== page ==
Switching from Google Apps to Microsoft Office 365, you will find good and bad surprises. But overall, Microsoft's Web apps make the migration worthwhile.
1 of 11
I was a long-time customer of Google Apps for Business. I used it for larryseltzer.com, which I use for both business and personal reasons. Back when I switched from conventional hosting and POP/SMTP email to Google Apps, it was a great deal -- you could get all the basic features for free. This included Gmail, Google Calendar, Google Sites and Google Docs, and it was all searchable using Google's top-notch engine.
A lot has changed since then. Google Apps has gotten better, although not markedly so. The competition, which is Microsoft, has not stood still. In fact, Microsoft's cloud product, Office 365, is clearly more powerful and sophisticated than Google Apps for business needs, especially large businesses.
Migrating my five users -- three real ones and a couple of test ones -- took about five days. The first day was consumed with standard and necessary things such as migrating DNS servers; the second involved working around an obscure bug I encountered. Most of the rest of the time was spent migrating email, contacts and calendars.
After leaving Google Apps, I learned a lot about what's possible with Office 2013, its Web apps in various browsers, and mobile support. Mobile is especially complicated. In the end, once I got past deciding which company was being more duplicitous, it became clear to me that Microsoft offers better mobile support than Google. Microsoft still has some big mobile support holes, but it does appear to be working on most of them.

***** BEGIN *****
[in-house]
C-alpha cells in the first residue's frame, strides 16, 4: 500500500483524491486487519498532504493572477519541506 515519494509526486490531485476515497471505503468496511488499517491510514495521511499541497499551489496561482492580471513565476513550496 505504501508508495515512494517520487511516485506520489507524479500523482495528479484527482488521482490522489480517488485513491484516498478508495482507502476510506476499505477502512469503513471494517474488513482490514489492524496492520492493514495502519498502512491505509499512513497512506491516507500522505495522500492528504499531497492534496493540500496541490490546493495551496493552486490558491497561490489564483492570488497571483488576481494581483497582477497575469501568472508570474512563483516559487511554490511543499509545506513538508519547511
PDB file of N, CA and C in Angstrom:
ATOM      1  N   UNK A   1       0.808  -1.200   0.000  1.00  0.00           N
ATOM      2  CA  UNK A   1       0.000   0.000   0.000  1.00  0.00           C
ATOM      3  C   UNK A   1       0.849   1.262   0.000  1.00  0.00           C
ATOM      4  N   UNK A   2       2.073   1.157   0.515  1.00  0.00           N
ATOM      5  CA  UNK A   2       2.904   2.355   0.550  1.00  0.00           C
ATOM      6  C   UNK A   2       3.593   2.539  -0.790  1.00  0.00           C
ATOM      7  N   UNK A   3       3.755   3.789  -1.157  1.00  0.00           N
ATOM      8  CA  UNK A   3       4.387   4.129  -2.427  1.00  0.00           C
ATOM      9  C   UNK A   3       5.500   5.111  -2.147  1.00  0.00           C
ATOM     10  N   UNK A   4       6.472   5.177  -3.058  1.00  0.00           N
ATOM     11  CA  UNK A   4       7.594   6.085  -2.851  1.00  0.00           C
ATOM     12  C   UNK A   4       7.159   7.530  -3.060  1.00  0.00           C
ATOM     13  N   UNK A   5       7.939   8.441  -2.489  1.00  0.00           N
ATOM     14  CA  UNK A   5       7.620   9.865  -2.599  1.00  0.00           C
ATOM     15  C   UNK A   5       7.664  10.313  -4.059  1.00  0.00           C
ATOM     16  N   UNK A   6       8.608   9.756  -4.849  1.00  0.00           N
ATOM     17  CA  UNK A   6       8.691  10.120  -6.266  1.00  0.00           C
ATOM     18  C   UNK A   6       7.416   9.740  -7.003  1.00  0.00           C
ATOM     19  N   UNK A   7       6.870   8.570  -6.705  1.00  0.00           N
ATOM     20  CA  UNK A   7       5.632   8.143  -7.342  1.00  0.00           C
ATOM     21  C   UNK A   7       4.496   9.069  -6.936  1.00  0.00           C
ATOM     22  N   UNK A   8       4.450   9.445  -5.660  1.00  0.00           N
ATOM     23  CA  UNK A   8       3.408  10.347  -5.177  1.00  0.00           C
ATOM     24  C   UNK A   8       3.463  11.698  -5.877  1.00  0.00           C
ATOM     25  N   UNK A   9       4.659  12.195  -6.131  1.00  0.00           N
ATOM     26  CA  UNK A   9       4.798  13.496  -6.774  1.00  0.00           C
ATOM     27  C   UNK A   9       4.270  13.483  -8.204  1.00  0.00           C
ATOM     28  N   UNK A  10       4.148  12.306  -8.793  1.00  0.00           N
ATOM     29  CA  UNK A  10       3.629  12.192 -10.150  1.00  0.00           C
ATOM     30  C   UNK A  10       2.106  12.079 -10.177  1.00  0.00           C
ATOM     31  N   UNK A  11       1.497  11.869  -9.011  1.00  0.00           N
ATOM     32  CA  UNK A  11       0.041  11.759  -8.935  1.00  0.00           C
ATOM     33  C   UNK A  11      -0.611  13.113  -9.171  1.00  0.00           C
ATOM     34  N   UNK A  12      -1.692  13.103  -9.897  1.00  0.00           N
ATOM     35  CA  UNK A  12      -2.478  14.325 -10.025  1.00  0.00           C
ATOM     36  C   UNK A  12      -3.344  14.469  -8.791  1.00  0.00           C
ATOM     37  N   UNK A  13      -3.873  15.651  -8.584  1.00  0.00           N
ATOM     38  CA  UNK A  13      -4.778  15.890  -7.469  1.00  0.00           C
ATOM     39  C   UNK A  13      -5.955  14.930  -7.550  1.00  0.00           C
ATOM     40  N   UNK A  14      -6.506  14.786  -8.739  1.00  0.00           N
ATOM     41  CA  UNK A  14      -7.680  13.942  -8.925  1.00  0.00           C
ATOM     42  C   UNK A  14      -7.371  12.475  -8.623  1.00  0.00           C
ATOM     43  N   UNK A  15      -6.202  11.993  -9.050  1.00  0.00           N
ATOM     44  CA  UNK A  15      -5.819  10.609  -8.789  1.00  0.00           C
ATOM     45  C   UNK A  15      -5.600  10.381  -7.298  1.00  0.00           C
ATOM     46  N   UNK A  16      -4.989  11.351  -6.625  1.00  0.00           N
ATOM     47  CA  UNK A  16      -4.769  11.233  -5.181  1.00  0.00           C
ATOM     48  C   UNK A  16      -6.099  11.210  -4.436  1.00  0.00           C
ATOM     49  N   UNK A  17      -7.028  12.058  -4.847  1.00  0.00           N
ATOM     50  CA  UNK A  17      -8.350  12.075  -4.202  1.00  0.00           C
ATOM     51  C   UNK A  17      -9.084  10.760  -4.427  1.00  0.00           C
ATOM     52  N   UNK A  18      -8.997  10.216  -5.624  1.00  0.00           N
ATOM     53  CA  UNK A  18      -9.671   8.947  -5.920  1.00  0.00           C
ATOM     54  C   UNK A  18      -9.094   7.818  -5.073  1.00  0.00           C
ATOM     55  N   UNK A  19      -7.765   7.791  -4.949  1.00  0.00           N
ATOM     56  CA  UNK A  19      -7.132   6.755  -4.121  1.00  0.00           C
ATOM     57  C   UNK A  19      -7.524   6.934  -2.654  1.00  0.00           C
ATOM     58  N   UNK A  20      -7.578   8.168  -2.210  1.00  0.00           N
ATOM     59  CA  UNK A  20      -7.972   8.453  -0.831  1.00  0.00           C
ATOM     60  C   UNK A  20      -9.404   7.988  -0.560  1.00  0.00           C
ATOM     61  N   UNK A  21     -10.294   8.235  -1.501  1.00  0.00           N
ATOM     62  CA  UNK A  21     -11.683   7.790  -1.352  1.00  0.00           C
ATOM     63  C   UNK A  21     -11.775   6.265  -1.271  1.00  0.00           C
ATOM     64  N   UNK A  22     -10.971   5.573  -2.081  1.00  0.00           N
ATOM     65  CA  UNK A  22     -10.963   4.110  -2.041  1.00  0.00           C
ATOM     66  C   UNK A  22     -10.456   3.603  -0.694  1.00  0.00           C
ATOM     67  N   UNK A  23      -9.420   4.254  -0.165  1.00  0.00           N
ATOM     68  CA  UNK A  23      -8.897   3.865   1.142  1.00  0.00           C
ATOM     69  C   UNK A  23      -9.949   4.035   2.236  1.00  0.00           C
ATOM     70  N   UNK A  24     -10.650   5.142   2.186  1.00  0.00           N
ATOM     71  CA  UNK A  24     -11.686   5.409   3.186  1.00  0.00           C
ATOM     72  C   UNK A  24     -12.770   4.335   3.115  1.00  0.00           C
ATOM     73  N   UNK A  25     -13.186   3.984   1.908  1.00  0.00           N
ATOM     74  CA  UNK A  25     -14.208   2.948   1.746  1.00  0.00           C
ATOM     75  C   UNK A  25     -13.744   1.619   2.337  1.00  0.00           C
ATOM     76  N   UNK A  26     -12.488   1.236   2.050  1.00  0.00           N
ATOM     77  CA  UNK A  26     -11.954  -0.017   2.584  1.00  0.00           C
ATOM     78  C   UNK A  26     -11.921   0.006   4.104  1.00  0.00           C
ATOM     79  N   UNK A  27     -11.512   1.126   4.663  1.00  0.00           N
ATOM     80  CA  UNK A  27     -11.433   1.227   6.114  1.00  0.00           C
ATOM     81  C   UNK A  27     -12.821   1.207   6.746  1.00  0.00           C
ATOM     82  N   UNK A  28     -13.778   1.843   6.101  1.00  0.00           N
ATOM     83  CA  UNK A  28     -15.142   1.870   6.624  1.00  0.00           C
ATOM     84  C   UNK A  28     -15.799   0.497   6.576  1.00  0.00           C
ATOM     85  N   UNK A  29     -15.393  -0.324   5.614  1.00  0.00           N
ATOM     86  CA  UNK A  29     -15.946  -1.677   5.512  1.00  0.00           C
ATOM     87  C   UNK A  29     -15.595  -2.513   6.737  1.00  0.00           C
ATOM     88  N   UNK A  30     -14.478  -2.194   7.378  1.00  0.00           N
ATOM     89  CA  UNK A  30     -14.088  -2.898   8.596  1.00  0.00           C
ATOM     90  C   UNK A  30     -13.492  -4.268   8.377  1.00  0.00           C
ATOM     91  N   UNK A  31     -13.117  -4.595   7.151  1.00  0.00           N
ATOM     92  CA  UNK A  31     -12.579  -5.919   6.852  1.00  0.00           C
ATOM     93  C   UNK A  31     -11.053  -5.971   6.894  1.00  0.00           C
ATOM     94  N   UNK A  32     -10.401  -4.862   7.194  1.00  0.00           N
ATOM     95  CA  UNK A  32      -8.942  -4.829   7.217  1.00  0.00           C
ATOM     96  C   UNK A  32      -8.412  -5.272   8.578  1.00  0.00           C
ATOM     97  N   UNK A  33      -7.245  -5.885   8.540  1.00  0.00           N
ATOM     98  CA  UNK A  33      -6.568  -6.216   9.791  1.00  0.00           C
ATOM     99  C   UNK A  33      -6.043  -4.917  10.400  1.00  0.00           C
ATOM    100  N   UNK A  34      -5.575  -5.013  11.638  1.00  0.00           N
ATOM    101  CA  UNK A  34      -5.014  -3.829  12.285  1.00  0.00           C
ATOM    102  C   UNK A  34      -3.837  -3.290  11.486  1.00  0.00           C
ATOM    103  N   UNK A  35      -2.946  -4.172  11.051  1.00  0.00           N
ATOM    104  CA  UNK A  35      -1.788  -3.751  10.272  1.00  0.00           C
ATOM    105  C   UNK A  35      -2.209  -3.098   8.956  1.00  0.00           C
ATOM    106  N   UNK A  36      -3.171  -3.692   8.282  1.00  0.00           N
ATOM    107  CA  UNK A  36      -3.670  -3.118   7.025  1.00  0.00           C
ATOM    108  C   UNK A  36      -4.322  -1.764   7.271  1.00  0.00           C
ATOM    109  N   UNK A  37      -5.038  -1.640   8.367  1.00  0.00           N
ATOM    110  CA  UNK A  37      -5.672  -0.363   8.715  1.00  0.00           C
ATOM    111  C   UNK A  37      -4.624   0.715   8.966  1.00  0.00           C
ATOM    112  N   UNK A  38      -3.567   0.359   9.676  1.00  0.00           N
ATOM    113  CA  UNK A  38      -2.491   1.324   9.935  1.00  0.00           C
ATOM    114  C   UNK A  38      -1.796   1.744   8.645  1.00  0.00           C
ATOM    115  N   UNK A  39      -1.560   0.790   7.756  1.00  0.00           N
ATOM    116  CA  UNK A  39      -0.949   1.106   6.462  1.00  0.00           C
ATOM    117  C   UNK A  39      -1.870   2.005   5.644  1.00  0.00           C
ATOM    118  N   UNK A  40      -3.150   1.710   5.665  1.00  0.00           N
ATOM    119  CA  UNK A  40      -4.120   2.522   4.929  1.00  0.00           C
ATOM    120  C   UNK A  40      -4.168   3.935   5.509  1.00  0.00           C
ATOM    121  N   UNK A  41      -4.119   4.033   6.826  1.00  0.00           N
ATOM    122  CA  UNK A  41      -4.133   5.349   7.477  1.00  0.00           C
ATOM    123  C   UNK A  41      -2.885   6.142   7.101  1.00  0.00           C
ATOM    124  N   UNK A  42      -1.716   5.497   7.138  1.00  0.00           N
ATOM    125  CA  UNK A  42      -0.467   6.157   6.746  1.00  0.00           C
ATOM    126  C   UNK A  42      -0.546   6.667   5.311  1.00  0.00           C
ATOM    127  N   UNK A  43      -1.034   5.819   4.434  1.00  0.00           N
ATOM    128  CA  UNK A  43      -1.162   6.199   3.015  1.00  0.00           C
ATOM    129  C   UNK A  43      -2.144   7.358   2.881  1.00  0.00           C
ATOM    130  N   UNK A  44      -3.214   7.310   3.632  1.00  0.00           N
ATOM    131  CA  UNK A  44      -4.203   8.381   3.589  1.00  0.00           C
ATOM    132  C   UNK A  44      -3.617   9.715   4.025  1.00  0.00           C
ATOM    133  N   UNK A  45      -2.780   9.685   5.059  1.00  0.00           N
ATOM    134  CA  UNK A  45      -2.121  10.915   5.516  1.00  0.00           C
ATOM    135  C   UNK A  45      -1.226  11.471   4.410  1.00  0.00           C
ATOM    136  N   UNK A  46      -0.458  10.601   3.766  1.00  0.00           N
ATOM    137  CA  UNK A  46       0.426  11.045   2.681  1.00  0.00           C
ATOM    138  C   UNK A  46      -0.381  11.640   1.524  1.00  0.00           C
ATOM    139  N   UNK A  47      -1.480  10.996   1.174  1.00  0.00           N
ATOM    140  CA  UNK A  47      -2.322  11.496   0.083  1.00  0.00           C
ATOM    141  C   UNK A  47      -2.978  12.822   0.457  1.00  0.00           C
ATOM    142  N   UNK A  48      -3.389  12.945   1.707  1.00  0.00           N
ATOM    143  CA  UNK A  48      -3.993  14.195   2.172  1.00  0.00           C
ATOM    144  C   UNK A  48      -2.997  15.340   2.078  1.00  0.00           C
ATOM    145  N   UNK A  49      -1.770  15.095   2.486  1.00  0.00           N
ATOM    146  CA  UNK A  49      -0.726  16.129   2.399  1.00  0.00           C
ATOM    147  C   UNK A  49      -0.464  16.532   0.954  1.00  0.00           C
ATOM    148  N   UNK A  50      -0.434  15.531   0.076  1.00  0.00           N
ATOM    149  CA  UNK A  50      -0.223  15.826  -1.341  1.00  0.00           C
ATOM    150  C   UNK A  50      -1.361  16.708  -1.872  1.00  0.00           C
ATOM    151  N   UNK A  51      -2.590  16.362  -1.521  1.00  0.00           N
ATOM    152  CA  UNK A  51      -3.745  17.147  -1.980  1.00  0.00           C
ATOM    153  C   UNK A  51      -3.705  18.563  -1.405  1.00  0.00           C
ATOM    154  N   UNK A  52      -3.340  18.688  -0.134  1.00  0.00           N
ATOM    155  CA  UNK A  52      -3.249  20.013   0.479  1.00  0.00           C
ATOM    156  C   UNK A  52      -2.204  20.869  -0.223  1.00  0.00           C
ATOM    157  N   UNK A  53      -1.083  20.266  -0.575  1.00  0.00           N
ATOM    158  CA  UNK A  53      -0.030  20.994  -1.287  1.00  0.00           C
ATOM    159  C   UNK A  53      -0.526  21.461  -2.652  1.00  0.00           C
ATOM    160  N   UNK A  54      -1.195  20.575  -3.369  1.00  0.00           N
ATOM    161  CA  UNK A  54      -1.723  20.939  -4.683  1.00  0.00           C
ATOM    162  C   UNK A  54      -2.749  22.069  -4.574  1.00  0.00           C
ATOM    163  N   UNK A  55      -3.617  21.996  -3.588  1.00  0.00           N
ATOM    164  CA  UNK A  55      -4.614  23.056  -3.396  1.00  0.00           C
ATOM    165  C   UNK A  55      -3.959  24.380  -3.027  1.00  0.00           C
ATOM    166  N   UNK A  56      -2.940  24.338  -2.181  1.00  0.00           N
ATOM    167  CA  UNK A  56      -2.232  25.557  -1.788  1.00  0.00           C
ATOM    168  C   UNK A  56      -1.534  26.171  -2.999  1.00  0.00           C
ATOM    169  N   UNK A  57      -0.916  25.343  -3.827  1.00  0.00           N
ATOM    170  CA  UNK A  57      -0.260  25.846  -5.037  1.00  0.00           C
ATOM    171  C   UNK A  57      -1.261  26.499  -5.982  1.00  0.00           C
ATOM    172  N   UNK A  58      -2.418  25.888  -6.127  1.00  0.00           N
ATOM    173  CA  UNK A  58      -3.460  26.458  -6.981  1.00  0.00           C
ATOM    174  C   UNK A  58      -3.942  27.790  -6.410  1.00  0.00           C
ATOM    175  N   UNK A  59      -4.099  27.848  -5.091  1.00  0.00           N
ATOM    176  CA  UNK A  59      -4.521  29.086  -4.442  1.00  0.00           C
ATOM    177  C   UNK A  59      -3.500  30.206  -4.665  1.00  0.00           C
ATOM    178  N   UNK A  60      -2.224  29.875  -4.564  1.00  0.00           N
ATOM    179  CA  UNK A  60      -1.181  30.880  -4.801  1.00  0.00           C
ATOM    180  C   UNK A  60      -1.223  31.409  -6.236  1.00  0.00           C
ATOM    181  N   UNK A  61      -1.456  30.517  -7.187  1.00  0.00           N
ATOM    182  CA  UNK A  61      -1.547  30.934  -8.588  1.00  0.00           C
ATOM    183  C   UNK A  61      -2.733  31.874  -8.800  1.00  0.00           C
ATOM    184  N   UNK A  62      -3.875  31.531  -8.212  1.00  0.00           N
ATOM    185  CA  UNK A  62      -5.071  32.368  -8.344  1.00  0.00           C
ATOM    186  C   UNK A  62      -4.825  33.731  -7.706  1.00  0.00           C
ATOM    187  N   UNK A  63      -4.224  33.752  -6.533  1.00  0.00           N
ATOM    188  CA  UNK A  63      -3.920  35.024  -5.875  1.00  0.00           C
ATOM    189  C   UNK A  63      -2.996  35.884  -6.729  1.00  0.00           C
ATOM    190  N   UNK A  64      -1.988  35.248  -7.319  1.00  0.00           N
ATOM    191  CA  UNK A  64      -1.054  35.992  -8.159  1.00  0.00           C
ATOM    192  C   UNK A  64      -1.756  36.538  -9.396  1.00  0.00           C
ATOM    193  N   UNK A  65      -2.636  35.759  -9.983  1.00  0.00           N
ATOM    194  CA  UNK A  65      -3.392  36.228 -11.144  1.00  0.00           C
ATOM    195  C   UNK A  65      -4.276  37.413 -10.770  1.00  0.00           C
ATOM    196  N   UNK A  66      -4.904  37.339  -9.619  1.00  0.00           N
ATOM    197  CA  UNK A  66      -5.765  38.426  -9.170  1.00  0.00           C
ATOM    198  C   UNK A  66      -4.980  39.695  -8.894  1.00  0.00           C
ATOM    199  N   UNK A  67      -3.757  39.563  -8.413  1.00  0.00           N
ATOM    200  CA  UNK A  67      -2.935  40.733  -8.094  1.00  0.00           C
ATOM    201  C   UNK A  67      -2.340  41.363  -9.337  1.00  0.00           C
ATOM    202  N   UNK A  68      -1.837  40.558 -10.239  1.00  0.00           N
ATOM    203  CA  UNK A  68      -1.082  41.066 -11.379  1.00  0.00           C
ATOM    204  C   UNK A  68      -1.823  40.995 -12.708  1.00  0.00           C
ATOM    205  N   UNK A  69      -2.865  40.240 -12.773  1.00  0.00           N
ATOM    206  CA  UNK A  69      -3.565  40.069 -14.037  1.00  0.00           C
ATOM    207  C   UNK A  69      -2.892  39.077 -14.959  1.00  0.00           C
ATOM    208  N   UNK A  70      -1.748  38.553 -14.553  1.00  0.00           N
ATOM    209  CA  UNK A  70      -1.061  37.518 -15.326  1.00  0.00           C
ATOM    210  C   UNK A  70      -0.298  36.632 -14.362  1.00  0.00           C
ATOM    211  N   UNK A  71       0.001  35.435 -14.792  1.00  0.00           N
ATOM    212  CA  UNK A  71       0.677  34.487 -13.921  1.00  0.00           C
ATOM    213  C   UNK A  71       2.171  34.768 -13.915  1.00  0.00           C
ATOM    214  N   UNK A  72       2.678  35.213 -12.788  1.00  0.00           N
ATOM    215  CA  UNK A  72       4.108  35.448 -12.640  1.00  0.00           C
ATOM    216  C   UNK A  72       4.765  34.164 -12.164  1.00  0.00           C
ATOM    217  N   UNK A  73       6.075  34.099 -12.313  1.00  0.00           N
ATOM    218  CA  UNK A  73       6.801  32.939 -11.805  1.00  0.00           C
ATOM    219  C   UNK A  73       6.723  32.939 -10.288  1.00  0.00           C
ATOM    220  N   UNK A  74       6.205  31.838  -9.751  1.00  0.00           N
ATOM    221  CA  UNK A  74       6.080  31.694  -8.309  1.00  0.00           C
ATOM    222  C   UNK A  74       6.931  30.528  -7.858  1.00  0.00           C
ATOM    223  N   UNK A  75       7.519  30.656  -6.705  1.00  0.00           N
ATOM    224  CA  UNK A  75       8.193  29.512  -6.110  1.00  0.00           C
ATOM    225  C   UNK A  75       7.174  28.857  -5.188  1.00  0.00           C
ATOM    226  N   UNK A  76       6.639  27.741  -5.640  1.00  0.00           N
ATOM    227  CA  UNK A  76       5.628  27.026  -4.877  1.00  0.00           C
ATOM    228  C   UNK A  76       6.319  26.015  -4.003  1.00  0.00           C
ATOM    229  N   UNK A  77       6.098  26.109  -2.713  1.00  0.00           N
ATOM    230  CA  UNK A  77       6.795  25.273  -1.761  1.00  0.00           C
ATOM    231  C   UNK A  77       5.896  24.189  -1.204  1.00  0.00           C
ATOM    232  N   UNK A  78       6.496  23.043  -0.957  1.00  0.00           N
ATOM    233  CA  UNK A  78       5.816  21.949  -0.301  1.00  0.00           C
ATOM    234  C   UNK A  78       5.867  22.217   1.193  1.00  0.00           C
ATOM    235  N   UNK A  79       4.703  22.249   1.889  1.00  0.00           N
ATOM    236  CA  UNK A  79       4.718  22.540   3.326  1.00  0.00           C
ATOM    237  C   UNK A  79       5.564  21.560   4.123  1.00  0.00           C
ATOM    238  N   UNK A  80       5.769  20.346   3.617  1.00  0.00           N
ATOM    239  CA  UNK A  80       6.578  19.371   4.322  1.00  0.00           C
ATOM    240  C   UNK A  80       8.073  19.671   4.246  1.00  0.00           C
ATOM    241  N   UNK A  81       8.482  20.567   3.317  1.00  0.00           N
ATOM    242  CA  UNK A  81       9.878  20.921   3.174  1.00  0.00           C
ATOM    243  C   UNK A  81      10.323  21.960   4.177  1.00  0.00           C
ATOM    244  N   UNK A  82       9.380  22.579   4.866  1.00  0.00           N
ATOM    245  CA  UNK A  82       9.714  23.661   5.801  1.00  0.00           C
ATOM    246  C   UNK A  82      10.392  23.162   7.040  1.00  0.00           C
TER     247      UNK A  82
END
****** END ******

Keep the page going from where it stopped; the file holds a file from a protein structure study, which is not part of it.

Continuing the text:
Some people will disagree with me on this, but I think Google Sites is not a useful product, and compared to Microsoft's SharePoint it's so small as to be barely visible. The differences between Google Apps (formerly Google Docs) and Microsoft Office are not as great as they once were, but they're still substantial.
Am I glad I left Google Apps? Yes, even though I ran into some problems in migrating. I suspect no migration like this ever goes completely as planned. Read on to learn from all of my stumbles -- and happy discoveries.
SaaS As Innovation Driver?Software as a service is the clear No. 1 way enterprises consume cloud. InformationWeek's SaaS Innovation Survey reveals three tips to get the most from SaaS: Make it a popularity contest. Have an escape plan. And remember that identity is the new perimeter.
Top IT Trends to Watch in Financial ServicesIT pros at banks, investment houses, insurance companies, and other financial services organizations are focused on a range of issues, from peer-to-peer lending to cybersecurity to performance, agility, and compliance. It all matters.
Join us for a roundup of the top stories on InformationWeek.com for the week of October 23, 2016. We'll be talking with the InformationWeek.com editors and correspondents who brought you the top stories of the week to get the "story behind the story."